Haiti - Trinidad, Tobago / Caribbean - Posted: 1st Mar, 2004 - 10:29pm

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Art thou Lost?
Post Date: 12th Feb, 2004 - 1:19am / Post ID: #


Haiti a lost cause?

Haiti is one of the oldest countries in the Western Hemisphere and yet it cannot seem to get its act together. What is wrong with this country? Right next to it is a Spanish speaking country called, 'Santo Domingo' and although things may seem rough there they do have control and development. What is your view?

Armed loyalists of President Jean-Bertrand Aristide set up barricades on Tuesday, vowing to attack rebels leading a bloody uprising that has spread to several small towns and killed at least 42 people.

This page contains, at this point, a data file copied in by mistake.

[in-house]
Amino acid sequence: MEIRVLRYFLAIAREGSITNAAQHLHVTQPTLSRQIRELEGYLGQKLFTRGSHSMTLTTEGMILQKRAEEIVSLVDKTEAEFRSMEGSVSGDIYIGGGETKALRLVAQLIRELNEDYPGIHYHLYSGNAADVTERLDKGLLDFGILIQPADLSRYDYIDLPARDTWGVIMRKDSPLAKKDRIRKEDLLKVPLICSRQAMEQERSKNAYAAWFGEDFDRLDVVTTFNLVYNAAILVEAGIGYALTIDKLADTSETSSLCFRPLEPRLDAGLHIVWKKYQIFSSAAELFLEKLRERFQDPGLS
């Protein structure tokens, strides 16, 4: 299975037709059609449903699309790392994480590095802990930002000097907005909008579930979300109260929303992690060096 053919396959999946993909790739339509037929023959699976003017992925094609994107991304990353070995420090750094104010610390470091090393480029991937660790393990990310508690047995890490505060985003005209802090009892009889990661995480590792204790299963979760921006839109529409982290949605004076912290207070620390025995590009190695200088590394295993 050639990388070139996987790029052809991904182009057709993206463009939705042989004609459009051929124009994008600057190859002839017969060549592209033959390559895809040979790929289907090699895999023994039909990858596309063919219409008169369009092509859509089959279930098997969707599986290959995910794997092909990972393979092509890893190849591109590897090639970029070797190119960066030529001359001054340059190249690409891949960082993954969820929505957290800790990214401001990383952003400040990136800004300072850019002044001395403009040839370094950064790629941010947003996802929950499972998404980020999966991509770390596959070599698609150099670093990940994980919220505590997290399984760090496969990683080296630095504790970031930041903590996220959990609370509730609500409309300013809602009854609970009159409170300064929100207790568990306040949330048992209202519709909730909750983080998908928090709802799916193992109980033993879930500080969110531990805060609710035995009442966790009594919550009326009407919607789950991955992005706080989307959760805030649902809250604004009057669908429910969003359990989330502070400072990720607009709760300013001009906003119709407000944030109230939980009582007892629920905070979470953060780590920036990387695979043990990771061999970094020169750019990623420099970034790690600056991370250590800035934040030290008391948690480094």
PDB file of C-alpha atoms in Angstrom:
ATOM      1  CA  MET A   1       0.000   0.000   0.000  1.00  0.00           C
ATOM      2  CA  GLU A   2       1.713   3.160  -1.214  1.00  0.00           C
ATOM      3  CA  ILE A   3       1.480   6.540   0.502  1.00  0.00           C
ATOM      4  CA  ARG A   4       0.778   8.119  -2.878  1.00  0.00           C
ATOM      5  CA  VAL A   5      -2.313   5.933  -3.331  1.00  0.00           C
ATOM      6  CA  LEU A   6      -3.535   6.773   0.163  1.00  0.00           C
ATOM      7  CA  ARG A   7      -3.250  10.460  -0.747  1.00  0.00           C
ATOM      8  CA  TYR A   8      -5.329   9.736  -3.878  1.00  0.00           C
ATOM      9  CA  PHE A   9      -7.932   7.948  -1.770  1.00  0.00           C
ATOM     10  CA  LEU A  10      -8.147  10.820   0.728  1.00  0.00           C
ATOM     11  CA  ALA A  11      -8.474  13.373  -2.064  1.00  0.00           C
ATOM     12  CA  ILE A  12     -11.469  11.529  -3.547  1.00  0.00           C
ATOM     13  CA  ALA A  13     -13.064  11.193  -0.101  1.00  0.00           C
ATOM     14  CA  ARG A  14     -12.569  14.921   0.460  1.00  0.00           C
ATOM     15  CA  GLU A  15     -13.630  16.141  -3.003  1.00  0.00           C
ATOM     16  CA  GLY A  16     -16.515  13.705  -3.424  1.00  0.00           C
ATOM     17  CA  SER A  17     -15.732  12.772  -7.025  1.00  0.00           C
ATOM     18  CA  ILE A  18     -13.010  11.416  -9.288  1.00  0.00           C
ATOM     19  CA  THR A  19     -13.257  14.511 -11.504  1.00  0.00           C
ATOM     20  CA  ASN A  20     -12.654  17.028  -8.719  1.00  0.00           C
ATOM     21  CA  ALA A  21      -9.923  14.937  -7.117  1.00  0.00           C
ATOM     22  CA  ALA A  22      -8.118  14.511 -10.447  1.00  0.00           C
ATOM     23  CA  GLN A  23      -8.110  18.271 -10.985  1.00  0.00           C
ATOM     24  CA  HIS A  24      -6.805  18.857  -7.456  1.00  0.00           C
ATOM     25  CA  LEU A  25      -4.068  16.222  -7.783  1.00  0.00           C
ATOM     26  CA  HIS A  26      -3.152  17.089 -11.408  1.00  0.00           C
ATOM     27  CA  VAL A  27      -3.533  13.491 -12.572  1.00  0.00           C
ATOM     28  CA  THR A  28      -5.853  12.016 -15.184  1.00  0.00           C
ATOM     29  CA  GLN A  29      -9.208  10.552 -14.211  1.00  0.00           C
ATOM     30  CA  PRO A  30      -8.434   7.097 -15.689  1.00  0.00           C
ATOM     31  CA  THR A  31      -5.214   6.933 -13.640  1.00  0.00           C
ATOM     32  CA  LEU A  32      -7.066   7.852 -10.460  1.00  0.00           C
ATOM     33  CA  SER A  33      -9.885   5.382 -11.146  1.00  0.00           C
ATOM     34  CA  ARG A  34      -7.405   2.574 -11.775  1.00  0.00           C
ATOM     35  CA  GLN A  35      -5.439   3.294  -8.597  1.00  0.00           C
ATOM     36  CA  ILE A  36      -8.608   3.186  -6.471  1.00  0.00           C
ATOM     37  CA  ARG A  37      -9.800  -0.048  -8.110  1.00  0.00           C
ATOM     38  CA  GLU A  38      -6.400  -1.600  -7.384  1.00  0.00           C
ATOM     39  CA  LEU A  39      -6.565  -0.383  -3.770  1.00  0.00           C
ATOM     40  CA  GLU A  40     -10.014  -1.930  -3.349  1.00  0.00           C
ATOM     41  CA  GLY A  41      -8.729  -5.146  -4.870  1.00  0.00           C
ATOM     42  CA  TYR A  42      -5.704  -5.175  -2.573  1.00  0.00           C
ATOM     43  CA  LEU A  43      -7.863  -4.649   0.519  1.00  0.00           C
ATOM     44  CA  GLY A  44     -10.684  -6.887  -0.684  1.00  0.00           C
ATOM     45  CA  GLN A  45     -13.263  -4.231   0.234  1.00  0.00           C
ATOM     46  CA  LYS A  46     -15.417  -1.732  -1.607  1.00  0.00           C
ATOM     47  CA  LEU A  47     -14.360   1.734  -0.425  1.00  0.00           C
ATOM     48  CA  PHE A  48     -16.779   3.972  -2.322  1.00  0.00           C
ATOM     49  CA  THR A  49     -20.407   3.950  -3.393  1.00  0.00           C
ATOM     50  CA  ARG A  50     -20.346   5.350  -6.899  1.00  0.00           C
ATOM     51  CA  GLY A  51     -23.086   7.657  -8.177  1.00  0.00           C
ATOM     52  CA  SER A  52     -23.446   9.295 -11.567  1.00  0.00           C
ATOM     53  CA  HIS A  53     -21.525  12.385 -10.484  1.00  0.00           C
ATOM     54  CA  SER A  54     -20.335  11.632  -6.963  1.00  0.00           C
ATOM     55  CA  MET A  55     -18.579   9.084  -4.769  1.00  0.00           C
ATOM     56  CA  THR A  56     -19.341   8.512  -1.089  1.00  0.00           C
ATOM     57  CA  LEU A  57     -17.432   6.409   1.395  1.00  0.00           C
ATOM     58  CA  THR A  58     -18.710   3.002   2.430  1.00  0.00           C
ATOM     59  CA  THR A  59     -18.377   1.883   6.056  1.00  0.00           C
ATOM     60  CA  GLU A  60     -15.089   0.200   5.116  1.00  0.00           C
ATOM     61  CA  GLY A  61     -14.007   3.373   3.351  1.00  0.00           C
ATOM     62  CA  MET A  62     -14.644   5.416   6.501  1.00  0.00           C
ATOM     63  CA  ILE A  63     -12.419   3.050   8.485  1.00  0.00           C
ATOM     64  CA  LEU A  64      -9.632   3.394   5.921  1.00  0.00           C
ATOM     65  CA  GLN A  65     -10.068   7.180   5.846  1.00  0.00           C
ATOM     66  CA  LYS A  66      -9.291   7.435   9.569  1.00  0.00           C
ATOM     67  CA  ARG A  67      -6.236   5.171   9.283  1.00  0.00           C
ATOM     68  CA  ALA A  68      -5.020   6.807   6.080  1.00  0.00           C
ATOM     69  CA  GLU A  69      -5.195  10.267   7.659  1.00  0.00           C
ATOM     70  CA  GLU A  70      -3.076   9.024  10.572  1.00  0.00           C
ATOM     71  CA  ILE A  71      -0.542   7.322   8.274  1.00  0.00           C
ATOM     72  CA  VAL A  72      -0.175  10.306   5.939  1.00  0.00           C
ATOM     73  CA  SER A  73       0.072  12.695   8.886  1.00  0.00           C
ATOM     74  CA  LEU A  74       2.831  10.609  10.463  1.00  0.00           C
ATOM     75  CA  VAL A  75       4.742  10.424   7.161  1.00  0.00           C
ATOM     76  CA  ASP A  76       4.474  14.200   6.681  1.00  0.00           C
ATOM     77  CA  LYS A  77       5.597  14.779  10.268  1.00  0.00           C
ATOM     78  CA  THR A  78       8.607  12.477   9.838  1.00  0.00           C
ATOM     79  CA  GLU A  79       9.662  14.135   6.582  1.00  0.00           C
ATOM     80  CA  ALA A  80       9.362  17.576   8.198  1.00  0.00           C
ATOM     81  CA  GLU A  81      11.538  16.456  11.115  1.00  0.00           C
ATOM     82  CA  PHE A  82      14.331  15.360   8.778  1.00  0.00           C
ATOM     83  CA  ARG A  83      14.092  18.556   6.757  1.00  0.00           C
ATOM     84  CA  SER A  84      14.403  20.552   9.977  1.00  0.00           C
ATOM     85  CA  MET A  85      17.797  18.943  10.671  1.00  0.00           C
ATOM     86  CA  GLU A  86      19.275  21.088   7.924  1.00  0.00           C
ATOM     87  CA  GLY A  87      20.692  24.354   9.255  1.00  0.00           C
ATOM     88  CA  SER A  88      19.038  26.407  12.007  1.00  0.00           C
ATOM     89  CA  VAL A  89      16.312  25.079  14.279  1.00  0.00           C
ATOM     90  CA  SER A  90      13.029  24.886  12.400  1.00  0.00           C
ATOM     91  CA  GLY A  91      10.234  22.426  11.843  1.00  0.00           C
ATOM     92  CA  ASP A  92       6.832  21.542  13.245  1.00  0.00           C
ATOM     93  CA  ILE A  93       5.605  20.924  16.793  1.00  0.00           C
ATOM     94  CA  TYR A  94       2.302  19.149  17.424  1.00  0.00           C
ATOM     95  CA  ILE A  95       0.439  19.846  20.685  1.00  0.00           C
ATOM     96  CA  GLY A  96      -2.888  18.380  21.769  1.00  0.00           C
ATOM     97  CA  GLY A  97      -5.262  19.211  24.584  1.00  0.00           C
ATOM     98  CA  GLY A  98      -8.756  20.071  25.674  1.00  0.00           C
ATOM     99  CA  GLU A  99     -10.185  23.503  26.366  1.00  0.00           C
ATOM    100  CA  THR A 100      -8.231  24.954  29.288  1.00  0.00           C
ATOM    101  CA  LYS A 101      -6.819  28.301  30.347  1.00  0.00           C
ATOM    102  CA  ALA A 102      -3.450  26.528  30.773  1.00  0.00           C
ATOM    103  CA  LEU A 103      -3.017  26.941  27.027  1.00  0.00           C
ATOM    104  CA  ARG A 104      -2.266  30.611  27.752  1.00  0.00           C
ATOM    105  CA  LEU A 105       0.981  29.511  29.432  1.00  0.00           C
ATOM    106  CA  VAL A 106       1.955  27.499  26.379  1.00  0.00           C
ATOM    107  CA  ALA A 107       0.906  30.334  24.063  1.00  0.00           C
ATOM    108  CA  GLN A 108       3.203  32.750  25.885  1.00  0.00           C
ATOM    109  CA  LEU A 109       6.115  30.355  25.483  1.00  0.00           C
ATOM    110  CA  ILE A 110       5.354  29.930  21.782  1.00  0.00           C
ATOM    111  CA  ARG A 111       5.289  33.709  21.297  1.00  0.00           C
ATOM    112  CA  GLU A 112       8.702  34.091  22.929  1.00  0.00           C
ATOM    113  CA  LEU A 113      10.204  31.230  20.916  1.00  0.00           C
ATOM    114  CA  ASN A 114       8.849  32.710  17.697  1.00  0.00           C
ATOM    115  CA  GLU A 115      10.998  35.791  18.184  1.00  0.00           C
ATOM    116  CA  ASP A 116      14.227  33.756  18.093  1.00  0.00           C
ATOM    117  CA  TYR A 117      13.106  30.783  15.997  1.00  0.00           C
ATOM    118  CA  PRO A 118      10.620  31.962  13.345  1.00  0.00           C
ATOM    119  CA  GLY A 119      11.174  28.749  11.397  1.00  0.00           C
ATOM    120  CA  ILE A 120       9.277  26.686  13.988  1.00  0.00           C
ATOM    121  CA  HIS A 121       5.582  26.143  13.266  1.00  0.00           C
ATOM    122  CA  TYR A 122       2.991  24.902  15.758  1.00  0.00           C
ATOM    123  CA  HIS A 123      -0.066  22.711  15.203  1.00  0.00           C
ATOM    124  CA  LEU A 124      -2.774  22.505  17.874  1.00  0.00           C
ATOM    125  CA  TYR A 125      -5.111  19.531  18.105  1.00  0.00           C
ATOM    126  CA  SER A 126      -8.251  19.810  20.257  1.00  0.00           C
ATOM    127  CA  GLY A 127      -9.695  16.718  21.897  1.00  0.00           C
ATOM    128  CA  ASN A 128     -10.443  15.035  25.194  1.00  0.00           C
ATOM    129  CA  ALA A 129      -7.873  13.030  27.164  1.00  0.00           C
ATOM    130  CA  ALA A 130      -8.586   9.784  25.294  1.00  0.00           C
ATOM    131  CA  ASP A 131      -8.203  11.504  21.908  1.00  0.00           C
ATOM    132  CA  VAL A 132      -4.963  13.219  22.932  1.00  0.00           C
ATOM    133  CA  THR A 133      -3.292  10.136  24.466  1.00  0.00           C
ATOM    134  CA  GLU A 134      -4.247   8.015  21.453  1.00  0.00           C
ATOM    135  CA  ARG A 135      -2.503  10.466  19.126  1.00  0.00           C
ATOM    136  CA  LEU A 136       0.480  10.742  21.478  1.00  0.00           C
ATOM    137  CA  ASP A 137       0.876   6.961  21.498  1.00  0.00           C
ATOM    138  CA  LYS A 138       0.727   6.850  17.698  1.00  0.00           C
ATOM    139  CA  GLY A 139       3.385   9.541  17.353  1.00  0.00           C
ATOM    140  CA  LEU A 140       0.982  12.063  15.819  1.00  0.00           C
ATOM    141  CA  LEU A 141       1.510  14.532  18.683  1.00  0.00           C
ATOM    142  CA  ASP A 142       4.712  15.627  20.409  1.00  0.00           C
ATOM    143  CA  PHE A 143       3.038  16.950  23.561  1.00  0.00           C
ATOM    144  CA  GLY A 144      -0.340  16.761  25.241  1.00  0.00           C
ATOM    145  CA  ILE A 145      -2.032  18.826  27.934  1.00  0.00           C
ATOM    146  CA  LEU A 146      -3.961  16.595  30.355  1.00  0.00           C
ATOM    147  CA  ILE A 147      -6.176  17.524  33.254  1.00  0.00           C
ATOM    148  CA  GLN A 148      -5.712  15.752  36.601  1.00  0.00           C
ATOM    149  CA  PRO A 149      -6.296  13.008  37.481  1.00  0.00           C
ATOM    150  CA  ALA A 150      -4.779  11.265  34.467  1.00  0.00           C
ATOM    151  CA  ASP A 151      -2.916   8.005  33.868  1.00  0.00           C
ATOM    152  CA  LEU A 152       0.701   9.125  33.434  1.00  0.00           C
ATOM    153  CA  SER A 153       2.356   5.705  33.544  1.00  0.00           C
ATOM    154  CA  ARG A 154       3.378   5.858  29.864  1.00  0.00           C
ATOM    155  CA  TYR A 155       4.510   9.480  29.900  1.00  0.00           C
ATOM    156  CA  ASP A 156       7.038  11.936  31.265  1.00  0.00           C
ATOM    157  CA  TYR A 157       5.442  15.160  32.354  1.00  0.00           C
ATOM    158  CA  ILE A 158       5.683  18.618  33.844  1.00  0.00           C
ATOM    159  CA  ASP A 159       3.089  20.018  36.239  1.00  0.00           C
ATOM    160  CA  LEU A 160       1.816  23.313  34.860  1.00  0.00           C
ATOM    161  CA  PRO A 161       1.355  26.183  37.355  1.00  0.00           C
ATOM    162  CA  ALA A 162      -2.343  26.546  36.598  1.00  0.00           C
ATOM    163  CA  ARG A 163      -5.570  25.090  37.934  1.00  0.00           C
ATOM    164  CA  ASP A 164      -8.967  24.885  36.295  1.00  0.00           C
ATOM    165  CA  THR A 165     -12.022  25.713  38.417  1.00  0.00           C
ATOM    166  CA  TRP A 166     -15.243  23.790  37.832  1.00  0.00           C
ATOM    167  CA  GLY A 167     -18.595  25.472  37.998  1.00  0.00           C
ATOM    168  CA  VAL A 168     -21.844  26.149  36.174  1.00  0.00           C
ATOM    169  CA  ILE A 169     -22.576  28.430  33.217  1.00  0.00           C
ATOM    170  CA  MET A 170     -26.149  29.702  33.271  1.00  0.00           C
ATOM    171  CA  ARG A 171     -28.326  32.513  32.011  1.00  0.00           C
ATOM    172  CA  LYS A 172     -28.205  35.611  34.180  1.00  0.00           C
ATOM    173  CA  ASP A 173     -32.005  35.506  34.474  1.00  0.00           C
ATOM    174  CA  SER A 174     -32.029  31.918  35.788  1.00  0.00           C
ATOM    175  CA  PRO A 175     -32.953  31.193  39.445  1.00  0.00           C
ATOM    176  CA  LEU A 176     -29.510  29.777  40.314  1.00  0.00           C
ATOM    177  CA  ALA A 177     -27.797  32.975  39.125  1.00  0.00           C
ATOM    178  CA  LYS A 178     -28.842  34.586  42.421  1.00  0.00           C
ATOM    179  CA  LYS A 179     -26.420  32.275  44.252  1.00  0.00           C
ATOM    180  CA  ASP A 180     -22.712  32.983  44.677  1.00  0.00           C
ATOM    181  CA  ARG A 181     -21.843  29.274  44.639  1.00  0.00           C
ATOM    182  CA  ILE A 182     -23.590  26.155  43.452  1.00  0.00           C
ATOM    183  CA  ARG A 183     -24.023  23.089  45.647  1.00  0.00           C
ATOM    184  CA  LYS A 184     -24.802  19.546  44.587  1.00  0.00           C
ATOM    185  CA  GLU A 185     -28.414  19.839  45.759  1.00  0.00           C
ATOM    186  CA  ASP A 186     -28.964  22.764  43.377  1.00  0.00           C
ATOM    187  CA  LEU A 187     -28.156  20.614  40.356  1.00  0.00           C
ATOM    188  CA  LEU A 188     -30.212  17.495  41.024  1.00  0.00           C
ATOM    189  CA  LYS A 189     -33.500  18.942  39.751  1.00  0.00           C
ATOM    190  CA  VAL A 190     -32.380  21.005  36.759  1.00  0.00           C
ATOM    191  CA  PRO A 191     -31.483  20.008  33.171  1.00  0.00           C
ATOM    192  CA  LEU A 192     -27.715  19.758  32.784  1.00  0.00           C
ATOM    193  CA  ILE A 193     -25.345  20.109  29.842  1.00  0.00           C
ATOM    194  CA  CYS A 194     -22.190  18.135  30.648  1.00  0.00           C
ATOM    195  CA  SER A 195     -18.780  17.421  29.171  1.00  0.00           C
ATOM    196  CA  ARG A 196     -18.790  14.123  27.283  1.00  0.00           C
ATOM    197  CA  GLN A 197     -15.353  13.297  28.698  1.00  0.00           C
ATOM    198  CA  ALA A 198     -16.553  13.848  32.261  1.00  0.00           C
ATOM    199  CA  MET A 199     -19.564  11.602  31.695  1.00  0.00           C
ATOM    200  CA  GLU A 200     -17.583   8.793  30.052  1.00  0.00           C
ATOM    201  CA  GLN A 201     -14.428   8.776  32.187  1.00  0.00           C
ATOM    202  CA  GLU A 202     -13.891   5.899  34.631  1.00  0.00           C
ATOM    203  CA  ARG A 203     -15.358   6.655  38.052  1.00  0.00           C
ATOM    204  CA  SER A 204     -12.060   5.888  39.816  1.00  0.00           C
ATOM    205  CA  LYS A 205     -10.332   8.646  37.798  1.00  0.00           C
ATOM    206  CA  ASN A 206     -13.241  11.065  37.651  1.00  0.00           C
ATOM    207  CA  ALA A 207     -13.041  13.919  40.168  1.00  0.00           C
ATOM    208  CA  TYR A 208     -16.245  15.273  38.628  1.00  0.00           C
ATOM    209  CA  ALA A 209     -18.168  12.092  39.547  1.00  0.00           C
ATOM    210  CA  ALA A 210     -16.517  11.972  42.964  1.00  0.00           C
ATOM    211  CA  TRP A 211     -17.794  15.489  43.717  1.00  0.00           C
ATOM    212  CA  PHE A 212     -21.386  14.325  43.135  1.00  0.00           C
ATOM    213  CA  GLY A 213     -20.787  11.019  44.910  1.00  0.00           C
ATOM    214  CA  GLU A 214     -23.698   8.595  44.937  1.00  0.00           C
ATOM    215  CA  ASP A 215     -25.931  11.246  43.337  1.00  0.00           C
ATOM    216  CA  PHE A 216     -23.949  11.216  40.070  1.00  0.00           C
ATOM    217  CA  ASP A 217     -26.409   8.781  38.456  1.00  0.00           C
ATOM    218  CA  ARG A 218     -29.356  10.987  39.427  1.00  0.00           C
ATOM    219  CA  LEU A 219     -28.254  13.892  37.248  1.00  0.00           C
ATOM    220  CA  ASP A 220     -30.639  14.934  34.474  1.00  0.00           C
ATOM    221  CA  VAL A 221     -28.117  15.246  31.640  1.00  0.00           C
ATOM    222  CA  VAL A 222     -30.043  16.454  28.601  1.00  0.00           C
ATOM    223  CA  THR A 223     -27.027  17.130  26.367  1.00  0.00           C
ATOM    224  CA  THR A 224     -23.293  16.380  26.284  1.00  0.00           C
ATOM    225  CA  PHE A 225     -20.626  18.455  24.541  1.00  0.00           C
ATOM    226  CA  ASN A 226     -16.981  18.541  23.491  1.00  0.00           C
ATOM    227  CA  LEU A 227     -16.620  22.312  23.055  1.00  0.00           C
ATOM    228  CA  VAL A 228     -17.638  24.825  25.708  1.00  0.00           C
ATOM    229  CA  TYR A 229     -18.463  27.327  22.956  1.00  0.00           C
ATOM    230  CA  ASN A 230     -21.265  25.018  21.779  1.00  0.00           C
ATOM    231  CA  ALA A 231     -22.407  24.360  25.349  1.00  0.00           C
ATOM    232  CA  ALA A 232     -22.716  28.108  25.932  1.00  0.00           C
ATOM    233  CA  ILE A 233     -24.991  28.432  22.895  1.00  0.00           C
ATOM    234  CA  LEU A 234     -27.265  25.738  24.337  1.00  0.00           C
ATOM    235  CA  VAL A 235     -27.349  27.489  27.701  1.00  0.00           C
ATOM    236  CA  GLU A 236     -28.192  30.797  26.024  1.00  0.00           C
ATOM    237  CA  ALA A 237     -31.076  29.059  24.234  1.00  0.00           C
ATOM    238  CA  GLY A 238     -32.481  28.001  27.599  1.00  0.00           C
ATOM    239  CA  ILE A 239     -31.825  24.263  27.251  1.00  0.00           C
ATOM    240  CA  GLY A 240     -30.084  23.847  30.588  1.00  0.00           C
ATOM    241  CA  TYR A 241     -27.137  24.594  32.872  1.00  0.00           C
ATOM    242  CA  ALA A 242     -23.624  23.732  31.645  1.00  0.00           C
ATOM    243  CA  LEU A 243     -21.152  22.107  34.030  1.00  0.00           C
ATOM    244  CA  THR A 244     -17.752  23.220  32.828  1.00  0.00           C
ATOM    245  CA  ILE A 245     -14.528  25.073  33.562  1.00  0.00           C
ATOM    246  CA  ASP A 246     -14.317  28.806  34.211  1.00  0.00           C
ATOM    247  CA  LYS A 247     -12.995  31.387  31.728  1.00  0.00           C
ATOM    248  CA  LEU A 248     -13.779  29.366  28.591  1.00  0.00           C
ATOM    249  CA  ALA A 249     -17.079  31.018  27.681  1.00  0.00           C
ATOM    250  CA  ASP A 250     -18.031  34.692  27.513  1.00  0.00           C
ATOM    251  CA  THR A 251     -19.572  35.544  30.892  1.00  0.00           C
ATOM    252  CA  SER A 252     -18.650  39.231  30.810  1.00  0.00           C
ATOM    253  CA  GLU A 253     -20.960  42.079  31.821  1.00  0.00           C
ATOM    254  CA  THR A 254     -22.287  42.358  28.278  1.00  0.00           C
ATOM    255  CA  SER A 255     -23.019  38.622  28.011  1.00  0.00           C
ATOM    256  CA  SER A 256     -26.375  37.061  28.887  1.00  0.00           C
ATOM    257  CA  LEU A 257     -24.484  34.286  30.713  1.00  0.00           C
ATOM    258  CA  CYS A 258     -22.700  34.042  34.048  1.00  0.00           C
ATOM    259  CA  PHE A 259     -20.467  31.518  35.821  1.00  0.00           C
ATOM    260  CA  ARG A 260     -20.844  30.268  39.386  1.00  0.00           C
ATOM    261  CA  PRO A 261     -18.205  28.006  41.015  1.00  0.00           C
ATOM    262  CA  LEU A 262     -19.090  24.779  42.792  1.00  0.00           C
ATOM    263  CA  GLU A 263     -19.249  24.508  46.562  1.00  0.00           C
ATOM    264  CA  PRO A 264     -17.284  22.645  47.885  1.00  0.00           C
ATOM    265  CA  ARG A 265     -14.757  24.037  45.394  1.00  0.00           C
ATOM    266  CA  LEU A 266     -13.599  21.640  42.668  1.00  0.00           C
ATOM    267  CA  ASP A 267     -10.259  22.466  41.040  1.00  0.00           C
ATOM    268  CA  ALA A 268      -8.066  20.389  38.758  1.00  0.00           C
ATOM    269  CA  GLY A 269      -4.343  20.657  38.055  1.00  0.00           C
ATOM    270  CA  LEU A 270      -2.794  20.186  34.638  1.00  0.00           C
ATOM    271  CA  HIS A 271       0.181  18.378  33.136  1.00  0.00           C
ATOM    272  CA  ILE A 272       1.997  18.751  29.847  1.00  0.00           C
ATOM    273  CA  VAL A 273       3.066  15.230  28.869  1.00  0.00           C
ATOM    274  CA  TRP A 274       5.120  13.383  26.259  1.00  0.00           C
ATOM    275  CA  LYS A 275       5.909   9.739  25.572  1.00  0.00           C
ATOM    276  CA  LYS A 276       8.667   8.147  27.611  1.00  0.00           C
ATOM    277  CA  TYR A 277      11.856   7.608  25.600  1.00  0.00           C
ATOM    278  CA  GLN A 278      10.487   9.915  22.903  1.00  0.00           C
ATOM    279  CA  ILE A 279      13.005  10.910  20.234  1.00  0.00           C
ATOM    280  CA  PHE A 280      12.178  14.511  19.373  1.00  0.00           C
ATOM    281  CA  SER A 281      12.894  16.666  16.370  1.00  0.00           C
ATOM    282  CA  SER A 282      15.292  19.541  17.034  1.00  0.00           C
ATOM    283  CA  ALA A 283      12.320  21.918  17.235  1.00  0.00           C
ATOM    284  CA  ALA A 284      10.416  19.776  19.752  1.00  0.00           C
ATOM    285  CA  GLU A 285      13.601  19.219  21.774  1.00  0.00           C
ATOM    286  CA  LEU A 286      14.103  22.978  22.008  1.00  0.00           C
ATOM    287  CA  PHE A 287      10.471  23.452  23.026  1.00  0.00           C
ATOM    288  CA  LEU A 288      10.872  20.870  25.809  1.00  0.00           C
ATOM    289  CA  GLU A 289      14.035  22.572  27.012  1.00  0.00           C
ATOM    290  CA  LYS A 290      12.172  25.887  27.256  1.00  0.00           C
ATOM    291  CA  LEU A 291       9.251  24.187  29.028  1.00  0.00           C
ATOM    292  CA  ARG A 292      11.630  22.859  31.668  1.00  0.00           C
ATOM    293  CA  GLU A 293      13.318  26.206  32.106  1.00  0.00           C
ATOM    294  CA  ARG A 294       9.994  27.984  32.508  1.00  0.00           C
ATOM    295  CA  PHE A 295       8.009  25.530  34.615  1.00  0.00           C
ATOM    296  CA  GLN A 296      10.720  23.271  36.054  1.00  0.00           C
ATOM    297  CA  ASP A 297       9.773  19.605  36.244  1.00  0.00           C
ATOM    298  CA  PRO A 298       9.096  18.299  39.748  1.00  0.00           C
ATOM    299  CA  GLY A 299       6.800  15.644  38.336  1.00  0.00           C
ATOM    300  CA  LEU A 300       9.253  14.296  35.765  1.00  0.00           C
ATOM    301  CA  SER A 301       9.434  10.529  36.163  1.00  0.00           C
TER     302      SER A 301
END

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16th Feb, 2004 - 11:06am / Post ID: #


As an update to what Neo added above:

Haitian rebels seeking to topple the president brought in reinforcements from the neighboring Dominican Republic, including the exiled former leader of 1980s death squads and a former police chief accused of fomenting a coup, witnesses said Saturday, as police fled two more northern towns.

I wonder if this isn't a repeat of yesteryear. I can't understand how the President can want to remain in power with his country falling apart like that? He has something to fear? Something to hide?

18th Feb, 2004 - 2:07pm / Post ID: #

Haiti Caribbean / Tobago & Trinidad